2.       Some Remarks on the Truth Commission


          As will be recalled, in the Peace Agreements concluded to end the armed conflict, the parties decided to establish a Truth Commission to "investigate serious acts of violence that occurred since 1980, whose impact on society urgently requires that the truth about them be made known to the public"; and undertook to "comply with the Commission's recommendations."  The instructions given to the Commission included making recommendations for the adoption of, pursuant to the Agreements, "such legal, political or administrative provisions as may be derived from findings of its investigations"[4].


          Following publication of the Truth Commission Report -- on March 15, 1993 -- some sectors that were indicated as responsible by the United Nations experts, objected to the findings, as did the executive branch of the government,[5] the armed forces and the Supreme Court.


          In fact, the Salvadoran armed forces announced on March 23, 1993, that it rejected the Truth Commission's Report, calling it "unfair, incomplete, illegal, unethical, partial and disrespectful," and asserting that "they were proud of having carried out their mission of defending their people and promoting, as demonstrated by their actions throughout this period (...) peace and preserving our democratic and republican system (...)"[6]



          The judiciary, the branch of the government most criticized by the Truth Commission Report for its ineffectiveness and tolerance of offenses committed with impunity during the conflict, and its present failure to act, reacted quickly.  In addition to the statements of individual officials, the Supreme Court officially rejected the Truth Commission's Report recommending that the Court's justices resign.  In  a "Statement on the Truth Commission's Report on El Salvador and its annexes," the justices declared that they:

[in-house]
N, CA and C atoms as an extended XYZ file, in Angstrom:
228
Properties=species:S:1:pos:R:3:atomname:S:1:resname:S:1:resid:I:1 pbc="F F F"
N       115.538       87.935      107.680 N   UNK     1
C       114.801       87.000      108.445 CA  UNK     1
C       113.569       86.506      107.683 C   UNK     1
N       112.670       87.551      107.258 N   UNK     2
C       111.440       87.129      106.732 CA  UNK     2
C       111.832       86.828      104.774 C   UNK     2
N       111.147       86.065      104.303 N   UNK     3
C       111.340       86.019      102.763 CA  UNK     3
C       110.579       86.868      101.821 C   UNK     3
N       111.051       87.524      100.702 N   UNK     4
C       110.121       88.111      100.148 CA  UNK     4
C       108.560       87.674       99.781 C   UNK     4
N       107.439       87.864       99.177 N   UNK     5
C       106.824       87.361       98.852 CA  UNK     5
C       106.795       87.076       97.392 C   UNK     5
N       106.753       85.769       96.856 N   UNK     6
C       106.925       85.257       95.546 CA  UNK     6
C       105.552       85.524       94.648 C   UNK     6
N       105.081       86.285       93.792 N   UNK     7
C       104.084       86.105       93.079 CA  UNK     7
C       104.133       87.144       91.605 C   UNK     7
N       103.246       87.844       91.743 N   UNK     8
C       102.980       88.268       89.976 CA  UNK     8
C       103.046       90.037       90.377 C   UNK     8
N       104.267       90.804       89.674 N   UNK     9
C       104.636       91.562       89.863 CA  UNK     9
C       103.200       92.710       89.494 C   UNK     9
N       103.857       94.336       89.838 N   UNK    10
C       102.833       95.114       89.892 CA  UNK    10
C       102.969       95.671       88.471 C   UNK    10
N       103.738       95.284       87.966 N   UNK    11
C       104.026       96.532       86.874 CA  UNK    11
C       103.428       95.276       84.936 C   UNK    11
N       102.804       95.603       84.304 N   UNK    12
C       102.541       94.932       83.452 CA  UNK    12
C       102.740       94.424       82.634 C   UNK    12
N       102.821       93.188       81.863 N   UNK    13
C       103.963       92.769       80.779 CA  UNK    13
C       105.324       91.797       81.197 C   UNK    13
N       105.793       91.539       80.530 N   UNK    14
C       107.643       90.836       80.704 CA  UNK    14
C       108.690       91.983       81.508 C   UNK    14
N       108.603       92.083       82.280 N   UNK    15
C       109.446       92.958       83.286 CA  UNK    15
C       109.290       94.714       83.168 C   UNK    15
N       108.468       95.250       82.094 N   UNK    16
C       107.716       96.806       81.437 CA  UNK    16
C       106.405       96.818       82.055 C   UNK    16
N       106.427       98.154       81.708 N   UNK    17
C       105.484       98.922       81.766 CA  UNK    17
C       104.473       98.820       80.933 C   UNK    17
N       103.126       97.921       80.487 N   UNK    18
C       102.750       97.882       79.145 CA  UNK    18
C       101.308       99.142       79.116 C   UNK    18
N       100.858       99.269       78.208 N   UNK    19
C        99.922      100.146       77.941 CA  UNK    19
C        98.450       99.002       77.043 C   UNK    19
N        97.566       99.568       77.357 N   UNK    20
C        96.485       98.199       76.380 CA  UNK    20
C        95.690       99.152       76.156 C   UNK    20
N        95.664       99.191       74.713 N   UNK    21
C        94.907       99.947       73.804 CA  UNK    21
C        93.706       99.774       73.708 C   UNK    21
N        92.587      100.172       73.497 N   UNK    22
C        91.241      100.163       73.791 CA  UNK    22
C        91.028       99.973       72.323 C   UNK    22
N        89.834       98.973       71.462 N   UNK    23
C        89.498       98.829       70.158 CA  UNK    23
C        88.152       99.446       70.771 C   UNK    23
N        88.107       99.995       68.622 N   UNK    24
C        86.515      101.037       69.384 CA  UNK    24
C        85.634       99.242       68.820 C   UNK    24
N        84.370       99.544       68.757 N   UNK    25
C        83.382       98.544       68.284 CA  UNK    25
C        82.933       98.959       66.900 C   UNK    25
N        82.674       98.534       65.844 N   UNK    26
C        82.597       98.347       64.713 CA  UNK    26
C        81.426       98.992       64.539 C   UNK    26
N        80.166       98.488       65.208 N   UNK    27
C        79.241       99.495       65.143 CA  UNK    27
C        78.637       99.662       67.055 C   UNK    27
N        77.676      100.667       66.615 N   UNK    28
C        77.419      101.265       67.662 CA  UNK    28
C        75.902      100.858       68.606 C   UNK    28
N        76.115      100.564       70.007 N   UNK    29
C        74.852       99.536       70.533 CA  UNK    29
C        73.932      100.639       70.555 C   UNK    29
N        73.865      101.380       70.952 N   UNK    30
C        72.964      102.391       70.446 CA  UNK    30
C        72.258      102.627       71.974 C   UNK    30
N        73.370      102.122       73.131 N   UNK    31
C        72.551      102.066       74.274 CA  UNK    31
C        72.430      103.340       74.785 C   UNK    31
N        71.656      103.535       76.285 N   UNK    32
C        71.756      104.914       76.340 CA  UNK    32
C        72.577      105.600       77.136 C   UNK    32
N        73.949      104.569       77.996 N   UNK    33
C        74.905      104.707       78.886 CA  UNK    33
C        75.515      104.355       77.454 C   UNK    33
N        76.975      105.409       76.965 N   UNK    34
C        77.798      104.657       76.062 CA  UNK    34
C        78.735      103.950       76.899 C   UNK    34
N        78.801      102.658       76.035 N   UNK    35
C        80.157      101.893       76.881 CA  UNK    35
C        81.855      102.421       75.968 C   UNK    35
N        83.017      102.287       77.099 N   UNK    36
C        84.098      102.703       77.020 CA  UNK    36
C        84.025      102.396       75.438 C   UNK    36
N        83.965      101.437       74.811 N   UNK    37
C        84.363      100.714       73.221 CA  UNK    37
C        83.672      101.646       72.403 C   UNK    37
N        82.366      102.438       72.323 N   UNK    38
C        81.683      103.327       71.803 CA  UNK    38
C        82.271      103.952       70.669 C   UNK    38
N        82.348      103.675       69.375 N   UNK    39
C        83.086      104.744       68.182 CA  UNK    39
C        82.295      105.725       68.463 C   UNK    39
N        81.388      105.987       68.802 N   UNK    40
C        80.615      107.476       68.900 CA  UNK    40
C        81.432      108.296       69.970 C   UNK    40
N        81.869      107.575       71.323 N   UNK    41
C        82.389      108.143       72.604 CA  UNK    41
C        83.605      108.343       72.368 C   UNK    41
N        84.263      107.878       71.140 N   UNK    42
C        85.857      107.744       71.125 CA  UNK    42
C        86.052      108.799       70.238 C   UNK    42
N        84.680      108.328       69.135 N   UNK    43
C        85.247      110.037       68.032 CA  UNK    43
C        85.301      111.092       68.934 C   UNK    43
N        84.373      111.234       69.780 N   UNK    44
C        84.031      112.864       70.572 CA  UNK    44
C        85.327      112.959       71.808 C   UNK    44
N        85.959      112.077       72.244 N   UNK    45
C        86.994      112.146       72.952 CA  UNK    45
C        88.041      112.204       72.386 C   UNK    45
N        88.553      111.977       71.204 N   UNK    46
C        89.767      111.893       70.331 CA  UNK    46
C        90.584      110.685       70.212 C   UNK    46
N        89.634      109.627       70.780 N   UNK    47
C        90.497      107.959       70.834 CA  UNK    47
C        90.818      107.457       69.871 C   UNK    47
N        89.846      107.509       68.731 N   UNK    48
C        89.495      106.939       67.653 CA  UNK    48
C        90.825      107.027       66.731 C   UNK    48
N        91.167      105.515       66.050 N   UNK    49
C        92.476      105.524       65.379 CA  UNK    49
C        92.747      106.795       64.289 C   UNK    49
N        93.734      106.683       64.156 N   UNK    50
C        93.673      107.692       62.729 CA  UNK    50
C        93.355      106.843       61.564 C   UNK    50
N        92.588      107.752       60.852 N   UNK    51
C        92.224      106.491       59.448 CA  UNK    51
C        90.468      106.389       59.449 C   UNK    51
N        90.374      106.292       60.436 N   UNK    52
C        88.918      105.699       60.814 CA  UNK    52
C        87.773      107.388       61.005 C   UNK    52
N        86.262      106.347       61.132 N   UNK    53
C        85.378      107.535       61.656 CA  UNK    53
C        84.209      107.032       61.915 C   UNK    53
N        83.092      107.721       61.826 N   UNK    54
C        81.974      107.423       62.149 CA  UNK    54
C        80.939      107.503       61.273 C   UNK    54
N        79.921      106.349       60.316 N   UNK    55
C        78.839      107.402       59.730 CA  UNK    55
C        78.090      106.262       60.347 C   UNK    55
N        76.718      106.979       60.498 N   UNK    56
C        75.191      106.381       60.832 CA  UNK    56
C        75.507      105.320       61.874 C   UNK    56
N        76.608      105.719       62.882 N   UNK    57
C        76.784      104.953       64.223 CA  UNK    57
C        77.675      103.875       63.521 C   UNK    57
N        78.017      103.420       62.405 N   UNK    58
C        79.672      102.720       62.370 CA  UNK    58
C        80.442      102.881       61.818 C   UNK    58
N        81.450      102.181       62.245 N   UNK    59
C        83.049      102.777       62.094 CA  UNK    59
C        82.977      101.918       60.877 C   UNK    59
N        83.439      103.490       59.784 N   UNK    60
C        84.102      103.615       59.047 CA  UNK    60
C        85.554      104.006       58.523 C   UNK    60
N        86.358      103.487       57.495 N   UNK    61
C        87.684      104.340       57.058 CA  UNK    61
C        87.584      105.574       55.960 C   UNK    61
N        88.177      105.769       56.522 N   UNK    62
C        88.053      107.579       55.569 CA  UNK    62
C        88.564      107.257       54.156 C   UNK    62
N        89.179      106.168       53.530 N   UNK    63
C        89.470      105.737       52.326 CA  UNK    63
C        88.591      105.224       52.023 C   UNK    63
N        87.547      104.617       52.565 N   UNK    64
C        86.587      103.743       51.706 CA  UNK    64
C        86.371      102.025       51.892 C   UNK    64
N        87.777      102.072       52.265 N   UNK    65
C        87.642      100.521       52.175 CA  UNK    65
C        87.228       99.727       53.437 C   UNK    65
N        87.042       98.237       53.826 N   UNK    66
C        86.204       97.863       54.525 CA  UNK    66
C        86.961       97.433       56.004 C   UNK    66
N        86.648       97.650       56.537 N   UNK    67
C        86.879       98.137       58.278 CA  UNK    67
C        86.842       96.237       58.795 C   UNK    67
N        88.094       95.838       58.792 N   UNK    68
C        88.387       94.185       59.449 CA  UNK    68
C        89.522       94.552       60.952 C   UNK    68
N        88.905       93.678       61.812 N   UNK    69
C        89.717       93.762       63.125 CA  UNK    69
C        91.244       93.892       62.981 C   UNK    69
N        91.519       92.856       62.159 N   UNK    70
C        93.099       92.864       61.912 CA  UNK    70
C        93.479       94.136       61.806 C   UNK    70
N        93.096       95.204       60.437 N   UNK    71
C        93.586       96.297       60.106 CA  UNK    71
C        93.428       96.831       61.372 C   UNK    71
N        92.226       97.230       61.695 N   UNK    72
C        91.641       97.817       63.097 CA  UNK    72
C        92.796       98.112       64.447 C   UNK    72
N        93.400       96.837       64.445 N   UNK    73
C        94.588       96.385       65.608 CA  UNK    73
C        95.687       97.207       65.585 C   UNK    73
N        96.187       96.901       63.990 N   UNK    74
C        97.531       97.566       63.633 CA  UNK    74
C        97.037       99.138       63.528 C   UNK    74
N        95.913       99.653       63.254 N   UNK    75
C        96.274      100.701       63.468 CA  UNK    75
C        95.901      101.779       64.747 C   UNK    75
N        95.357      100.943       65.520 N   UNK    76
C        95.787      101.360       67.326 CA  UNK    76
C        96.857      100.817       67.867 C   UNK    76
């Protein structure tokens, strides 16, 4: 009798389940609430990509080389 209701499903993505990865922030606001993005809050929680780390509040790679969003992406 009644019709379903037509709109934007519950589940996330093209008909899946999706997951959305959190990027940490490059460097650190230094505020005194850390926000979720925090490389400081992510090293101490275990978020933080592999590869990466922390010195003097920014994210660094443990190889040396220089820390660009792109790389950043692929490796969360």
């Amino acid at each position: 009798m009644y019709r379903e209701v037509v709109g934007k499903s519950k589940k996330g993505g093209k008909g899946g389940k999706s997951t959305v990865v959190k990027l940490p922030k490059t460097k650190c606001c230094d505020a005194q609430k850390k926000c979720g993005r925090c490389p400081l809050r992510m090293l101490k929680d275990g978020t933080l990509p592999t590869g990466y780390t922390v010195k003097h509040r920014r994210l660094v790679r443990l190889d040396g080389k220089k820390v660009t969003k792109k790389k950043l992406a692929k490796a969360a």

1.       Emphatically rejected the conclusions and recommendations made against the justice system in El Salvador in general and against the Supreme Court and the Chief Justice of the Court in the report of the so-called "Truth Commission for El Salvador";


          2.       Explained that its rejection did not mean that the Salvadoran justice system could not be critically reviewed to make a constructive contribution to overcoming its main problems, shortcomings and deficiencies -- in legislative, organizational, operational and infrastructure areas (...)[7]


          The Inter-American Commission on Human Rights has followed this development with interest and regards the Salvadoran officials' attitude toward the recommendations of Truth Commission Report, both the individual and the general investigations, as being of grave concern for prospects for reconciliation.


          Unquestionably, inasmuch as the work of the Truth Commission and its specific recommendations are directly related to the international commitments undertaken by El Salvador in the human rights area by virtue of its ratification of such instruments as the American Convention on Human Rights, the IACHR can only urge again that the Truth Commission's recommendations be implemented, and to call upon the Salvador authorities to promptly take the specific measures dealing fundamentally with the administration of justice, administrative punishment for the persons found responsible, and compensation for victims.


          Gradual implementation of the Truth Commission's recommendations will help to achieve genuine consolidation and strengthening of institutions, especially in the judiciary, which are essential to put an end to crimes going unpunished in El Salvador.  The Inter-American Commission on Human Rights hopes that these measures will be implemented, particularly since they affect the inter-American system for the protection of human rights.


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[4]  Mexican Agreements, April 27, 1991.

[5]  See II.4.  Promulgation of the Amnesty Law and the international commitments in El Salvador.  Position of the IACHR.

[6]  Selected quotes from the "Position of the Salvadoran armed forces on the Truth Commission Report," San Salvador, March 1993.

[7]  Selected quotes from the "Statement on the Report of the Truth Commission for El Salvador and its Annexes," San Salvador, March 1993.